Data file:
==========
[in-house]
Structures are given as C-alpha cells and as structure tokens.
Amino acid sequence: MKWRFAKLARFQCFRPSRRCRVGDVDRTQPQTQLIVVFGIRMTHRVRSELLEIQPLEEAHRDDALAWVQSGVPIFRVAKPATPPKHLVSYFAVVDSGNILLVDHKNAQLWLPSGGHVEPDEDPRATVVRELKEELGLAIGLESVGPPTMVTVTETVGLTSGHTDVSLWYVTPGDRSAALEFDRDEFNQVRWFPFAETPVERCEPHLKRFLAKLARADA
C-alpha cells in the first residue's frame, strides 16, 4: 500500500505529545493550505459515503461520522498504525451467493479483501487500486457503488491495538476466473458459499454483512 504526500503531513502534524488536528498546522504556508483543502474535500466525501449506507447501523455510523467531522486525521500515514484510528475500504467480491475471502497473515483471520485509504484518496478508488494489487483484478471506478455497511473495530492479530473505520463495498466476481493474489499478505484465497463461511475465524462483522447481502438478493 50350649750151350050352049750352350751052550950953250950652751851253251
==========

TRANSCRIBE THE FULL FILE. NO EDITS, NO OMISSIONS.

[in-house]
Structures are given as C-alpha cells and as structure tokens.
Amino acid sequence: MKWRFAKLARFQCFRPSRRCRVGDVDRTQPQTQLIVVFGIRMTHRVRSELLEIQPLEEAHRDDALAWVQSGVPIFRVAKPATPPKHLVSYFAVVDSGNILLVDHKNAQLWLPSGGHVEPDEDPRATVVRELKEELGLAIGLESVGPPTMVTVTETVGLTSGHTDVSLWYVTPGDRSAALEFDRDEFNQVRWFPFAETPVERCEPHLKRFLAKLARADA
C-alpha cells in the first residue's frame, strides 16, 4: 500500500505529545493550505459515503461520522498504525451467493479483501487500486457503488491495538476466473458459499454483512 504526500503531513502534524488536528498546522504556508483543502474535500466525501449506507447501523455510523467531522486525521500515514484510528475500504467480491475471502497473515483471520485509504484518496478508488494489487483484478471506478455497511473495530492479530473505520463495498466476481493474489499478505484465497463461511475465524462483522447481502438478493 50350649750151350050352049750352350751052550950953250950652751851253251